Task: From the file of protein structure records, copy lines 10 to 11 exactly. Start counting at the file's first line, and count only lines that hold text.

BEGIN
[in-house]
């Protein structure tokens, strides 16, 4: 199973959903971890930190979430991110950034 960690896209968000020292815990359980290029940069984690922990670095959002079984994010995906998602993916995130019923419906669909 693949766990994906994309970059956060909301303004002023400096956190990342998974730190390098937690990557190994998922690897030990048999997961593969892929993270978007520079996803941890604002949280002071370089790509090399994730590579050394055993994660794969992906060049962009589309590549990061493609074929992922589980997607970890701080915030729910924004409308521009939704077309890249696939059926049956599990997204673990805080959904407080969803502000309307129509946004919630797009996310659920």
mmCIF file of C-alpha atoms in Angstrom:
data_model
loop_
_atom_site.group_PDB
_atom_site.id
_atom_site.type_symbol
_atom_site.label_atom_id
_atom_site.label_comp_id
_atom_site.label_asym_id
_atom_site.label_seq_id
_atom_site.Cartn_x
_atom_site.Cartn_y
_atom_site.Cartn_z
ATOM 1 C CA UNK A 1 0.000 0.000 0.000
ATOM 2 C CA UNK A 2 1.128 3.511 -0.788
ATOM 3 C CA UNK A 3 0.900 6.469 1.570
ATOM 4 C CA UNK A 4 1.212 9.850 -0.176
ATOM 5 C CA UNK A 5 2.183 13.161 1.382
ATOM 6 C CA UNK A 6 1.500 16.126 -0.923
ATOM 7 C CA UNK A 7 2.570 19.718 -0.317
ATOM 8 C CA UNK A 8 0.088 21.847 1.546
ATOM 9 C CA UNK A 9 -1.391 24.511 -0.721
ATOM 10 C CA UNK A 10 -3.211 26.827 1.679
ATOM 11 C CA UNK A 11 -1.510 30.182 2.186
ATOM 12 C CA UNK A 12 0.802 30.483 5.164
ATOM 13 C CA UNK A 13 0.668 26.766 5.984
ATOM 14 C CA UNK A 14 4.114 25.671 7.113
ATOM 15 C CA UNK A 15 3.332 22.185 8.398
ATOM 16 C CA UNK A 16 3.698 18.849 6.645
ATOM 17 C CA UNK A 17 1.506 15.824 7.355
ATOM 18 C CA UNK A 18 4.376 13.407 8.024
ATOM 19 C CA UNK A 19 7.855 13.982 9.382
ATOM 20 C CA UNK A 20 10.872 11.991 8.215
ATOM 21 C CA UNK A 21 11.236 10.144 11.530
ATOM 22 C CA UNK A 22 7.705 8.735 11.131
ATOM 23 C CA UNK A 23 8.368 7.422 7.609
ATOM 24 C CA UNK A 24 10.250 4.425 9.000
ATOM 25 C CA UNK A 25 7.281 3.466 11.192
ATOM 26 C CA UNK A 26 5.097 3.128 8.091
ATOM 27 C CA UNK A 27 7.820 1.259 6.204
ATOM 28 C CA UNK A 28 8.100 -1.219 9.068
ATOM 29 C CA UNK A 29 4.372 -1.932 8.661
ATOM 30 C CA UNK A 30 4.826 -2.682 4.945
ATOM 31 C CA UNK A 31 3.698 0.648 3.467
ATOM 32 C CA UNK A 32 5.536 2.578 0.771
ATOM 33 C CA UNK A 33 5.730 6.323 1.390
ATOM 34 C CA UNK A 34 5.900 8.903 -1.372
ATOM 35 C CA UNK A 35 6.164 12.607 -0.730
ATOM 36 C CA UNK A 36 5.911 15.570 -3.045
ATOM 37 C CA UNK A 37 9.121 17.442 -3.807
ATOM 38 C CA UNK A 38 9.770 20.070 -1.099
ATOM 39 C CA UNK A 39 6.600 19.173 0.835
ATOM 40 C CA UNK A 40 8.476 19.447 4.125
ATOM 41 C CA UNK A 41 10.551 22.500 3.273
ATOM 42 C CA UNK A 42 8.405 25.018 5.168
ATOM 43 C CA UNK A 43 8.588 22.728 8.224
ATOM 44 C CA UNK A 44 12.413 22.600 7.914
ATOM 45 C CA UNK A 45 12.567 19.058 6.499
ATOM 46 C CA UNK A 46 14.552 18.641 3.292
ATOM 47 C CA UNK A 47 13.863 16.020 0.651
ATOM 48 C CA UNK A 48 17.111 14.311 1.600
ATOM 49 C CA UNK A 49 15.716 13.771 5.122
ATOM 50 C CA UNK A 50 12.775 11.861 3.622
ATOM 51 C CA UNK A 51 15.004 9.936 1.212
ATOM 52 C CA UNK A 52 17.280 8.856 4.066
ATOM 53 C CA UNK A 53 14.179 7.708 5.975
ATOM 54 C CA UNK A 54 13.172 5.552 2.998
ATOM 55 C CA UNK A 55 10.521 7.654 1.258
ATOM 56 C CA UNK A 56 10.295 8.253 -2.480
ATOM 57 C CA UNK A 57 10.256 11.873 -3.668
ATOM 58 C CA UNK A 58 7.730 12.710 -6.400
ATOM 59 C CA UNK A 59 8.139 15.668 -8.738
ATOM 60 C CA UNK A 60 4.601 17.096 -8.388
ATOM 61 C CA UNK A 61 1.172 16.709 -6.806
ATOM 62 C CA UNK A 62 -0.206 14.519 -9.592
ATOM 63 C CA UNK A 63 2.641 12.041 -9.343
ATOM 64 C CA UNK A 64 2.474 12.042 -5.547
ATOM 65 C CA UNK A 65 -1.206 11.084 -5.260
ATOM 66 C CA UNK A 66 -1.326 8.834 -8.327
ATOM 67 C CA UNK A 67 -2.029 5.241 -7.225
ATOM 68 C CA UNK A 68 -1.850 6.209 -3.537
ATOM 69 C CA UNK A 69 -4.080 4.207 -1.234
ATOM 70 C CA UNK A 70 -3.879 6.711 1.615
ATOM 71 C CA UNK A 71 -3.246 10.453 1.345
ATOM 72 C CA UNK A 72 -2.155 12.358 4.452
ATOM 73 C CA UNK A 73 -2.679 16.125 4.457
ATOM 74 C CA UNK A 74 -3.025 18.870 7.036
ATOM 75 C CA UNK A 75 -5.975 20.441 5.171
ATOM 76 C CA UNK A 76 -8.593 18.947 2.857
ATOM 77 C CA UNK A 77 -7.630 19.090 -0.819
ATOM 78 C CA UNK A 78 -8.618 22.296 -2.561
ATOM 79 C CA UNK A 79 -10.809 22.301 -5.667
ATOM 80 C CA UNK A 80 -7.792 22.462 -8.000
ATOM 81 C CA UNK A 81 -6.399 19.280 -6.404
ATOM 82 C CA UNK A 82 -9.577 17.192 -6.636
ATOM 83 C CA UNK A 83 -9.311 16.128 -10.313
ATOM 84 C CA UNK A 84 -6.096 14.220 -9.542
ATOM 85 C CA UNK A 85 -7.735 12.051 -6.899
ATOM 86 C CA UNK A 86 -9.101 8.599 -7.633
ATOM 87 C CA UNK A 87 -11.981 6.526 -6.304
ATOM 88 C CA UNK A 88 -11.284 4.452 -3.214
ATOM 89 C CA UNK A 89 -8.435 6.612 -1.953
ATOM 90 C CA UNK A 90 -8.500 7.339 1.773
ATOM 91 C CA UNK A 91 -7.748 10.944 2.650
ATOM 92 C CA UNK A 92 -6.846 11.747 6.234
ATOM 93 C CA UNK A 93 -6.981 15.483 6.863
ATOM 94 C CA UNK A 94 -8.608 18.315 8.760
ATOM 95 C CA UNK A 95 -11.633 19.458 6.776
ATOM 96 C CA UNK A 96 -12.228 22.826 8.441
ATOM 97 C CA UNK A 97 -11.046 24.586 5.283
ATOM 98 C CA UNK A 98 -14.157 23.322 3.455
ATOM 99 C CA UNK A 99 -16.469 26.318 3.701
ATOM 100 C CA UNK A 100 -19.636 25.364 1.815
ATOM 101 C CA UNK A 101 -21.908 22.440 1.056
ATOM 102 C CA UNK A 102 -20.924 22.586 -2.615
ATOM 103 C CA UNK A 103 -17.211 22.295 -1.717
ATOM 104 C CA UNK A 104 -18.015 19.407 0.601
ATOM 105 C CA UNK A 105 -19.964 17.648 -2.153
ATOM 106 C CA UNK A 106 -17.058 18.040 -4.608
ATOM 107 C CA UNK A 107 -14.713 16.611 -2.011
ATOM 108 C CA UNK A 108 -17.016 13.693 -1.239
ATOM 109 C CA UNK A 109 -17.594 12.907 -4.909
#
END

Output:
_atom_site.label_comp_id
_atom_site.label_asym_id